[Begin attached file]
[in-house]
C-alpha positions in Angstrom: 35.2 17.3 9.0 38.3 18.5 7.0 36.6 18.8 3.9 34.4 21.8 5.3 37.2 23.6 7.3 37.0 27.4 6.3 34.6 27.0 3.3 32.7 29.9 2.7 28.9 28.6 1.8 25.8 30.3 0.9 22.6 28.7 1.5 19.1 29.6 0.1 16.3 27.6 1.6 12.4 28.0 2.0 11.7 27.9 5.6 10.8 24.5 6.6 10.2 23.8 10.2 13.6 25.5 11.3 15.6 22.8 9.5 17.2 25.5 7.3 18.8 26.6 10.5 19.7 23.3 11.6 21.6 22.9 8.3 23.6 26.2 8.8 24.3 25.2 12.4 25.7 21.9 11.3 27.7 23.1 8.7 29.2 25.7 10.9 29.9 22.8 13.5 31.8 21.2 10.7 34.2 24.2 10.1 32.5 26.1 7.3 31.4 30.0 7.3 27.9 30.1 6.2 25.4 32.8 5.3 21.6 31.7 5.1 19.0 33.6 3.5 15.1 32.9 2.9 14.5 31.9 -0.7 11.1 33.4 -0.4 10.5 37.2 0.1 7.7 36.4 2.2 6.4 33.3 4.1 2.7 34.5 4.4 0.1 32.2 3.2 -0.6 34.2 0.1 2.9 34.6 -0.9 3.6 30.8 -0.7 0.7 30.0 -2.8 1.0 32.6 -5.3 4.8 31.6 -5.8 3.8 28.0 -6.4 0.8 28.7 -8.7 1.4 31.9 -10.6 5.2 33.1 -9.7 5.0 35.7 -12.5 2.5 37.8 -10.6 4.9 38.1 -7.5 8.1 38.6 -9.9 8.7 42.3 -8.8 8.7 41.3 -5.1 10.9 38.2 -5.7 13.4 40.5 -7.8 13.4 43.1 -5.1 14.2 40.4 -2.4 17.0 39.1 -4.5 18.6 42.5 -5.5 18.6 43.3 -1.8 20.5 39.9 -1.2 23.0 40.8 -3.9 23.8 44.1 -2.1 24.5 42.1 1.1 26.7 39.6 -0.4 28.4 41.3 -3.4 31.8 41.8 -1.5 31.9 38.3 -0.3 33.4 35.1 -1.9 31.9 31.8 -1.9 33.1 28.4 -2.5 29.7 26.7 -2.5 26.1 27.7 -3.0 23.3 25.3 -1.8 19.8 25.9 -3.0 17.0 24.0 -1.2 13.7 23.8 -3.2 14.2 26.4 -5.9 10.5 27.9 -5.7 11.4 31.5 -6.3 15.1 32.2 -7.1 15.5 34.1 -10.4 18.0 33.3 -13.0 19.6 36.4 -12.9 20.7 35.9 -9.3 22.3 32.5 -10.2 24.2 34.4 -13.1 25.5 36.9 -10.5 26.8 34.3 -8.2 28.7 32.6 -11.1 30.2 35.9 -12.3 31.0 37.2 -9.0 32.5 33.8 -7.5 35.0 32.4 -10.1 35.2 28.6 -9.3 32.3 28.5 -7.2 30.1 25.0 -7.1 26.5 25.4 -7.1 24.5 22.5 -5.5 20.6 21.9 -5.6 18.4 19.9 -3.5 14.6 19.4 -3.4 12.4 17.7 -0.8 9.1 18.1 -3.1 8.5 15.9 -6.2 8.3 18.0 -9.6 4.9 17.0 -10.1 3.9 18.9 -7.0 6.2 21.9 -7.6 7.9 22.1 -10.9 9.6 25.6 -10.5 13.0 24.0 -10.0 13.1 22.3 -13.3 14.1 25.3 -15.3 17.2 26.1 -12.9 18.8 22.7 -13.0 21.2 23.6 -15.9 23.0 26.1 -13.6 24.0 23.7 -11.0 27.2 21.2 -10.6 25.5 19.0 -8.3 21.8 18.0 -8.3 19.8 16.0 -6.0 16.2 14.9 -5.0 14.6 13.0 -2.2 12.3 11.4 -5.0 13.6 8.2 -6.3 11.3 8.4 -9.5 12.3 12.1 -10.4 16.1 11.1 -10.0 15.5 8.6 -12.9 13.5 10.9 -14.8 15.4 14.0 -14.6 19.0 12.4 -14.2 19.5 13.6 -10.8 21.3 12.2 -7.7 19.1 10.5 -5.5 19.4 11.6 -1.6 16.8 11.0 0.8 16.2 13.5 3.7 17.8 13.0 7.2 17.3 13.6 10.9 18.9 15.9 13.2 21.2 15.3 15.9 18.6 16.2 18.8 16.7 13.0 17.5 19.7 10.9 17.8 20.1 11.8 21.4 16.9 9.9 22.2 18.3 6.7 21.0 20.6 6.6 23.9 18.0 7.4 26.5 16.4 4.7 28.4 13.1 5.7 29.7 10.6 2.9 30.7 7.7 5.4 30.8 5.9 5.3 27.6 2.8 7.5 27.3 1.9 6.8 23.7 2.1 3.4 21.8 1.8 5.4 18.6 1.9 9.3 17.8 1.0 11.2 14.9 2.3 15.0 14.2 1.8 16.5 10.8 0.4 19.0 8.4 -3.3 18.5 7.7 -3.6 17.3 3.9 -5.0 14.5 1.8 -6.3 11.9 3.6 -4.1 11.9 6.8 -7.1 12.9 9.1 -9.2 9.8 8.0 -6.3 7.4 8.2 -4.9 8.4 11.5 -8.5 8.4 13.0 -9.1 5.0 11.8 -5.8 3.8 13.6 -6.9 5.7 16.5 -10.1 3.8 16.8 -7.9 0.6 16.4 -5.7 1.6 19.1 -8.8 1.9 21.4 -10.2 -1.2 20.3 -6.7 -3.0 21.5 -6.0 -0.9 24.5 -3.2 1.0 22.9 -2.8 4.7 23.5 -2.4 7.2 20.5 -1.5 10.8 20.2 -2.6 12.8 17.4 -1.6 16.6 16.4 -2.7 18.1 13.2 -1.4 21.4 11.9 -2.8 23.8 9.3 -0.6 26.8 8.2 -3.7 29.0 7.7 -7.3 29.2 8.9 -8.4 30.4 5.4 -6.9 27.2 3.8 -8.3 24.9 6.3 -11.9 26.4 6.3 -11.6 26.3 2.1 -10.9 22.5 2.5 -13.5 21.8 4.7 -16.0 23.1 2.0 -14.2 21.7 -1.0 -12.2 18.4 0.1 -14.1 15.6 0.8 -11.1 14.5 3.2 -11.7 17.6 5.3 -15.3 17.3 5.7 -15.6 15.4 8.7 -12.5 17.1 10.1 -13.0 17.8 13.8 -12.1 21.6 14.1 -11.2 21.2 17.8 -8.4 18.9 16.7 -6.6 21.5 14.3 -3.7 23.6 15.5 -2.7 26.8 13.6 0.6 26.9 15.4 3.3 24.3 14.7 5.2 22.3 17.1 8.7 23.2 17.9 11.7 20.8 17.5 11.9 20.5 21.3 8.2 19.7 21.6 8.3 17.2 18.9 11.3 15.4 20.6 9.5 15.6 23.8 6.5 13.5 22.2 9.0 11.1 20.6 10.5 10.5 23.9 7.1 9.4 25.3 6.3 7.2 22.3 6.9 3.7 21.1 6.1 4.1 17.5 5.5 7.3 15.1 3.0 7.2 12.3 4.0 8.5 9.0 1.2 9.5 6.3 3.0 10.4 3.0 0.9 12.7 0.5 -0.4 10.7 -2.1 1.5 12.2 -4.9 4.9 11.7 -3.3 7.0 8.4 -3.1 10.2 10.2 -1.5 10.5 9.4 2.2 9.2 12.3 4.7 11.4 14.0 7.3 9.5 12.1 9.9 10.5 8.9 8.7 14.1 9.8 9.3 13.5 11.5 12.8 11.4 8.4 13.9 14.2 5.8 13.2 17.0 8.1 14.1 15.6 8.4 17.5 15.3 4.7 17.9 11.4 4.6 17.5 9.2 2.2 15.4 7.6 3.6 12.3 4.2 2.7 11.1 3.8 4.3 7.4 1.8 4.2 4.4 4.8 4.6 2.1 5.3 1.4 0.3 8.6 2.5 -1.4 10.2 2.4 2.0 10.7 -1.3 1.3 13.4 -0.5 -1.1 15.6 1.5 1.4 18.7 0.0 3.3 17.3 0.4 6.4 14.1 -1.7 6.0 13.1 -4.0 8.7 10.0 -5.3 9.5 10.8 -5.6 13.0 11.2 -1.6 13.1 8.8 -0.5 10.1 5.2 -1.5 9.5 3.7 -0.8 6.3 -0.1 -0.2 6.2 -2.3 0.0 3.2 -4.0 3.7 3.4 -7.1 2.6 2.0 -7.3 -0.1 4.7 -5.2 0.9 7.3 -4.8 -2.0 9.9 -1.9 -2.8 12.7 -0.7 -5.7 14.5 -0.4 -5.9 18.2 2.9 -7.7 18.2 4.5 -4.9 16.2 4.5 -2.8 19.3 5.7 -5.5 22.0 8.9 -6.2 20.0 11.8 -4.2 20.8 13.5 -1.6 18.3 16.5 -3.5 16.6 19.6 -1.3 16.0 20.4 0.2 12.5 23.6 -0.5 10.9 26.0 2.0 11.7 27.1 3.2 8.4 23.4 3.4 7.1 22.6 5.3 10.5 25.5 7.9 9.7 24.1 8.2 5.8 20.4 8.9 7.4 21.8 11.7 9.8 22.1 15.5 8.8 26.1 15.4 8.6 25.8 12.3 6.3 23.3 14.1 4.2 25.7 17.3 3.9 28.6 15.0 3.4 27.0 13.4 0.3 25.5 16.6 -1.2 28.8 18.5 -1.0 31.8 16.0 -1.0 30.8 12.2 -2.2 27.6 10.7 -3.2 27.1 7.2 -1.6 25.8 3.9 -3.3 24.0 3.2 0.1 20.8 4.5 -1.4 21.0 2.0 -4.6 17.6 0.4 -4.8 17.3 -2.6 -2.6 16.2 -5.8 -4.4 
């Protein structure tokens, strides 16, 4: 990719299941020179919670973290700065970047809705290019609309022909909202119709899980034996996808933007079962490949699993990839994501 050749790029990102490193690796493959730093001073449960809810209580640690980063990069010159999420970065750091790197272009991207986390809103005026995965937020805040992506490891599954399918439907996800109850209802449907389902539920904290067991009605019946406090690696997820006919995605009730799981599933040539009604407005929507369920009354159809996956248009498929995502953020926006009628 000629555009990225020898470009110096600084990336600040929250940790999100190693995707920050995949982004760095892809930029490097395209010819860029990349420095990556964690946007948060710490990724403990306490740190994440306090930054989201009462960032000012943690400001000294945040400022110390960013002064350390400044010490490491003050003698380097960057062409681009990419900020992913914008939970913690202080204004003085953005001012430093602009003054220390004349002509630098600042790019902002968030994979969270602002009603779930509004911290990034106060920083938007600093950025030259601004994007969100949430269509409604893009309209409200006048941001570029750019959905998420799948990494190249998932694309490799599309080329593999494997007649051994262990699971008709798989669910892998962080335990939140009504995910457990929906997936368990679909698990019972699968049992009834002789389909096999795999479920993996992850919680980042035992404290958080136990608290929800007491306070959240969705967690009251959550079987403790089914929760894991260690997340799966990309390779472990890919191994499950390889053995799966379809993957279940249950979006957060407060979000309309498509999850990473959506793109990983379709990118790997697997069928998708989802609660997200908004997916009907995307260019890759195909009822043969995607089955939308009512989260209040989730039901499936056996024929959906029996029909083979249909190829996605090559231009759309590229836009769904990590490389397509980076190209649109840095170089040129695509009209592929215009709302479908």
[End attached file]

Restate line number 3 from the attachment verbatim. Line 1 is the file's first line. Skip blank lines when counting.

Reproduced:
């Protein structure tokens, strides 16, 4: 990719299941020179919670973290700065970047809705290019609309022909909202119709899980034996996808933007079962490949699993990839994501 050749790029990102490193690796493959730093001073449960809810209580640690980063990069010159999420970065750091790197272009991207986390809103005026995965937020805040992506490891599954399918439907996800109850209802449907389902539920904290067991009605019946406090690696997820006919995605009730799981599933040539009604407005929507369920009354159809996956248009498929995502953020926006009628 000629555009990225020898470009110096600084990336600040929250940790999100190693995707920050995949982004760095892809930029490097395209010819860029990349420095990556964690946007948060710490990724403990306490740190994440306090930054989201009462960032000012943690400001000294945040400022110390960013002064350390400044010490490491003050003698380097960057062409681009990419900020992913914008939970913690202080204004003085953005001012430093602009003054220390004349002509630098600042790019902002968030994979969270602002009603779930509004911290990034106060920083938007600093950025030259601004994007969100949430269509409604893009309209409200006048941001570029750019959905998420799948990494190249998932694309490799599309080329593999494997007649051994262990699971008709798989669910892998962080335990939140009504995910457990929906997936368990679909698990019972699968049992009834002789389909096999795999479920993996992850919680980042035992404290958080136990608290929800007491306070959240969705967690009251959550079987403790089914929760894991260690997340799966990309390779472990890919191994499950390889053995799966379809993957279940249950979006957060407060979000309309498509999850990473959506793109990983379709990118790997697997069928998708989802609660997200908004997916009907995307260019890759195909009822043969995607089955939308009512989260209040989730039901499936056996024929959906029996029909083979249909190829996605090559231009759309590229836009769904990590490389397509980076190209649109840095170089040129695509009209592929215009709302479908």